DaVinci Returns Home to Italy


By Josephine McKenna in Rome (Telegraph)

The work, which consists of a panel known as the Tavola Doria, depicts a scene from the famous Battle of Anghiari of 1440 in which Florence and its allies defeated troops from Milan during the Wars in Lombardy.

It was believed to be part of a mysterious painting known as the ‘Lost Leonardo’ which Da Vinci is believed to have painted on a wall of Palazzo Vecchio, the medieval town hall in the heart of Florence, in 1505.

The Tavola Doria went on display this week at the Quirinale Palace, the official residence of President Giorgio Napolitano and shows four soldiers on horseback locked in furious combat.

“A universally recognised masterpiece has returned to Italy’s possession,” Mr Napolitano said in a statement.

The painting measures 45x34in and was last seen in public in Milan.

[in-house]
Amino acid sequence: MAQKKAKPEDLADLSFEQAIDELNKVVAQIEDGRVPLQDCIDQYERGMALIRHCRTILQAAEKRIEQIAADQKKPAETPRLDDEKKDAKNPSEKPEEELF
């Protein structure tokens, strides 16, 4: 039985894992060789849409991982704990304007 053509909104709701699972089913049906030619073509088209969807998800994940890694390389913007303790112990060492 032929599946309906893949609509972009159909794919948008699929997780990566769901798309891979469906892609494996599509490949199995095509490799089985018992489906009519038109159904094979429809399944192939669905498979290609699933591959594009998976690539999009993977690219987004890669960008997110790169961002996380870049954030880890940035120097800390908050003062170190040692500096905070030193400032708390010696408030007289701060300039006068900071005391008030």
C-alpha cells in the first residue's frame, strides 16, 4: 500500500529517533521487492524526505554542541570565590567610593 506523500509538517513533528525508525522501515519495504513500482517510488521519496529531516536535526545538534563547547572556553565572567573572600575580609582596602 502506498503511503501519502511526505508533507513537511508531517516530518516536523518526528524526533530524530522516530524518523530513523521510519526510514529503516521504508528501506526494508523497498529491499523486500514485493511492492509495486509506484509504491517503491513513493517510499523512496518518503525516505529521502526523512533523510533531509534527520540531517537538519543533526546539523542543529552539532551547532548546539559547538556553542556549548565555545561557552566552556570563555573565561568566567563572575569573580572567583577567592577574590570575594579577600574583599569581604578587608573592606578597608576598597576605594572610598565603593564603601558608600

But Italian art police say after the panel was stolen from its owners in Naples it passed through a Swiss art dealer, before being sent to Germany for restoration in the 1960s.

The artwork then travelled to a New York art gallery before ending up in Japan where it was eventually bought by the Tokyo Fuji Art Museum in 1992.

The Japanese museum agreed to send it back to Italy after lengthy negotiations and an arrangement which will give it joint access to the work for 26 years.

In a joint statement released by Italy and Japan, Roberto Cecchi, the Italian culture ministry’s under-secretary, said he was “thrilled” to see the work return to Italy.

“We are immensely grateful to the Tokyo Fuji Art Museum for their most generous donation and look forward to our co-operation with the museum,’ he said.

After its stint at the palace ends in January, the painting is expected be housed at the Uffizi Gallery in Florence.

Art historians have been looking for the remains of the Battle of Anghiari, which they believe lies behind a wall painted by Giorgio Vasari when he was commissioned to do another fresco in Florence’s medieval municipal headquarters.

In March this year a team led by Professor Maurizio Seracini said it had found evidence that the painting still exists behind a cavity, underneath a section of Vasari’s fresco in the grand chamber, the Hall of the Five Hundred.

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